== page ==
I first started to think about watching Elvis seriously when I read somewhere that Austin Butler (Elvis) was hospitalised with appendicitis immediately after filming ended. Really not such a big deal but that particular website made out to be a “curse” etc etc and piqued my interest.
The movie is directed by Baz Luhrmann who has done other period pieces like Moulin Rouge, The Great Gatsby and The Get Down. Elvis is also very much moulded in Baz’s signature extravagant style of excess, and glamour, and clutter. It works because it’s Elvis and Elvis was all about the bling.
Austin Butler is Elvis- I have never watched him in anything so was mildly intrigued as to how he would handle it. I mean, we didn’t really know Rami Malek before Bohemenian Raphsody so maybe it’s better if it’s someone whom we don’t associate with any particular character. Butler did a good job, I felt, of humanising Elvis and breathing a life beyond the showman into him.
The movie is narrated by Colonel Parker (Tom Hanks) doing a weird Dutch/ Southern drawl with a VERY, large nose. His performance has been criticised as being a little too OTT and in your face but it kind of worked with the character because in fact he is the villain and Elvis is his victim in so many ways. He is annoying though and you hate from the beginning of the movie, He oozes dishonesty and you wonder how Elvis could actually trust him.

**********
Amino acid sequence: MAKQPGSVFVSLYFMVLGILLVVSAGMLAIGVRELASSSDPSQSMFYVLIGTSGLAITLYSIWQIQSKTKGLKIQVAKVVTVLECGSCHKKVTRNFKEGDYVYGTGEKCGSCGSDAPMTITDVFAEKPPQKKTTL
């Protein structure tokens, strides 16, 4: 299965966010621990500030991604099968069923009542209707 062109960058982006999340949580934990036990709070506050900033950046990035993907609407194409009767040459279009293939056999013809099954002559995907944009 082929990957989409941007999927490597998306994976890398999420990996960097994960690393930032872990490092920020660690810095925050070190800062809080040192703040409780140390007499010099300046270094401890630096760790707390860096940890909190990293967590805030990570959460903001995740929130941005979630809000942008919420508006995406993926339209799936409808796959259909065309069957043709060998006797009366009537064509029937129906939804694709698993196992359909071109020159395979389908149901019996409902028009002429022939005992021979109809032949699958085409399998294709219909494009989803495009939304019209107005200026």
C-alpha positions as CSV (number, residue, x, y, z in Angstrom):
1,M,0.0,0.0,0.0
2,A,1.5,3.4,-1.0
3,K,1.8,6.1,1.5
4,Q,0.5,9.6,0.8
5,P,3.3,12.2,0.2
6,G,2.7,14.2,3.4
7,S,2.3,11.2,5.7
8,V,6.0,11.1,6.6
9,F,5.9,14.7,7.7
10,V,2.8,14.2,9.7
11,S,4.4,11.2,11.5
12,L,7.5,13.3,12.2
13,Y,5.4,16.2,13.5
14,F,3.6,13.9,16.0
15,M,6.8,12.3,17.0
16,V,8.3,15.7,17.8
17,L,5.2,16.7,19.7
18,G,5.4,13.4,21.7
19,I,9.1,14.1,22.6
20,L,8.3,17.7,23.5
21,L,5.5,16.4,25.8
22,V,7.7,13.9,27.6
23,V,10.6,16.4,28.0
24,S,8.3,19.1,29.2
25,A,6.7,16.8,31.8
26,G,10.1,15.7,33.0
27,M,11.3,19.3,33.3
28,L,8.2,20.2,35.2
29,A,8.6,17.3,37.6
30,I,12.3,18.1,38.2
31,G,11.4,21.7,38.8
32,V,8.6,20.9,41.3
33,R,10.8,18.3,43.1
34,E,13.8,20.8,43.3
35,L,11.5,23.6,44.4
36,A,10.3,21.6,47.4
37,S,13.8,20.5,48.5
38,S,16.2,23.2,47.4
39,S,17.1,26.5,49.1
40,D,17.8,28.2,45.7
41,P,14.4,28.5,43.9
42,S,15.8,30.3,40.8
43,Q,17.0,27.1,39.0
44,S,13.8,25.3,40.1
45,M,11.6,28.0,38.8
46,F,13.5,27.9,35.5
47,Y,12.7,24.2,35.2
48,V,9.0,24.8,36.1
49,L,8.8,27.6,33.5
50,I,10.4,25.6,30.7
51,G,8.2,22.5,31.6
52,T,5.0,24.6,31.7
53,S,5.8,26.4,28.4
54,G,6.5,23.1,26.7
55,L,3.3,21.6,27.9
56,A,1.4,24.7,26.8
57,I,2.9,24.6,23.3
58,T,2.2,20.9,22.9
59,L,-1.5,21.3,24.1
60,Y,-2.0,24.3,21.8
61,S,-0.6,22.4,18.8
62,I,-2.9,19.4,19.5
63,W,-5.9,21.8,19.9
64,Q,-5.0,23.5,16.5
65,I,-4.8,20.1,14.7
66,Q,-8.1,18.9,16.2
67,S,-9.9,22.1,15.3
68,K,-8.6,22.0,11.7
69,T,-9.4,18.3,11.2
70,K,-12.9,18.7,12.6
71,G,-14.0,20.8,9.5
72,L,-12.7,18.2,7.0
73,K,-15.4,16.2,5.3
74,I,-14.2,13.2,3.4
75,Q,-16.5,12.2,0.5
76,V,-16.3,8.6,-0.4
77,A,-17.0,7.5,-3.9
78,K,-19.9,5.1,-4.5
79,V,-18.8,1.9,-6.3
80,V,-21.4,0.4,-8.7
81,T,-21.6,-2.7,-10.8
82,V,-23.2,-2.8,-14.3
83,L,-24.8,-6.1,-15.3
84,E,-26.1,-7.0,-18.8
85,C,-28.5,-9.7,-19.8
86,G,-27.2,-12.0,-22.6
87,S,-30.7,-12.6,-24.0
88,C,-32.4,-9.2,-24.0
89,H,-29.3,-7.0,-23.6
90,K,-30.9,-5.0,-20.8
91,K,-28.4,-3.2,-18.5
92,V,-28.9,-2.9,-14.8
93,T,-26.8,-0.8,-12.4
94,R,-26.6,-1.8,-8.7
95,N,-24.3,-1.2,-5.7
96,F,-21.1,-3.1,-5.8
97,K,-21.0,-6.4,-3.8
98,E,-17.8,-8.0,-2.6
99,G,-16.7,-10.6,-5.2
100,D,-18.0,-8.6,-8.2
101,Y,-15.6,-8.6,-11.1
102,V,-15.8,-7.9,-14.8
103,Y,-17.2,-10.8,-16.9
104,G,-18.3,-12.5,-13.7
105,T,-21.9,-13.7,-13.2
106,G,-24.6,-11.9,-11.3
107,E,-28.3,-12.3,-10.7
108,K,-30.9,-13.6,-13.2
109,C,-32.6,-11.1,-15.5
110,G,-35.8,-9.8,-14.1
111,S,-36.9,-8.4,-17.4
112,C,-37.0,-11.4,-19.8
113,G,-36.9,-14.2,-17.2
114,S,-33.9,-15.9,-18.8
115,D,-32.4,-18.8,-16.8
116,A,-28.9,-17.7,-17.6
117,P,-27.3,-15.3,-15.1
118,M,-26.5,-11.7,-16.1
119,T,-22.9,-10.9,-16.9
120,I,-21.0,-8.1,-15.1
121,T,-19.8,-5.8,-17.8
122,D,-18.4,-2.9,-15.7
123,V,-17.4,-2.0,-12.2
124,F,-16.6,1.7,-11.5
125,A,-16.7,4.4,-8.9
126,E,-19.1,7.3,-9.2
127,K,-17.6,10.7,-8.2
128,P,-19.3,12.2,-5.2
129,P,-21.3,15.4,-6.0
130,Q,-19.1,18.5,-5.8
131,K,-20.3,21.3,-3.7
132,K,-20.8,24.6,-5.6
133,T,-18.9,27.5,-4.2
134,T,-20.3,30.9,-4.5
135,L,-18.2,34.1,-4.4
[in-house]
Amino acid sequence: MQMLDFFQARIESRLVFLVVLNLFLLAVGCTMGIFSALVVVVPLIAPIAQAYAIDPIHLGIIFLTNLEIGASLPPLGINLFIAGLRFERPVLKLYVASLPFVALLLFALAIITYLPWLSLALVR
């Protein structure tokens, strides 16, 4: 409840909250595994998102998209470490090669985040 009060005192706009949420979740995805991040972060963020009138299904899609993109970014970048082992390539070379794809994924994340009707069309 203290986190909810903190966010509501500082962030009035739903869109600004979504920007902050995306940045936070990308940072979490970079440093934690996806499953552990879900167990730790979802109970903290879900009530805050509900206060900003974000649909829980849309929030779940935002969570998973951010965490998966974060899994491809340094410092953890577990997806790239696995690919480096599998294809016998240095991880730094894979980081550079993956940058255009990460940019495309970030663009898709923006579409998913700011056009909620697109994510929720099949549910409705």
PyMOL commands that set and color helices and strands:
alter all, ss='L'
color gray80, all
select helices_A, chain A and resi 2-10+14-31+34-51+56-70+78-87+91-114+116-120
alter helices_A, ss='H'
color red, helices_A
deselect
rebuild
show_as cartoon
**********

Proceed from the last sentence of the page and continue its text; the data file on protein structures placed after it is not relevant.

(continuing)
I grew up listening to Elvis’ music through my dad. But although I know ALL his music I never really liked the music or appreciated the cutting edge aspect of it. And guess what it was revolutionary - it was American country music mixed with Black music - blues, R&B, gospel. At a time of racial segregation Elvis was an impressively progressive artist who brought African American music to white teenagers and they loved him. He was larger than life. He was Vegas personified where he perfomed for many many years. And I left the theatre with a new found respect for Elvis the man and Elvis the performer. In fact I was in tears in the last half hour of the movie.
It's a long movie – almost 3 hours. Sometimes it feels like a very long trailer – because there are split screens and cuts and music changes and just too much going on. And until you really get into Elvis it’s a bit of a drag listening to Hanks’ weird accent thrown at you. My other pet peeve about this movie was Luhrmann never gave you an entire Elvis song- everytime a song I loved started and I would get excited, it stopped.
I would rate it 7/10– watch it if you have FOMO. It’s worth not missing.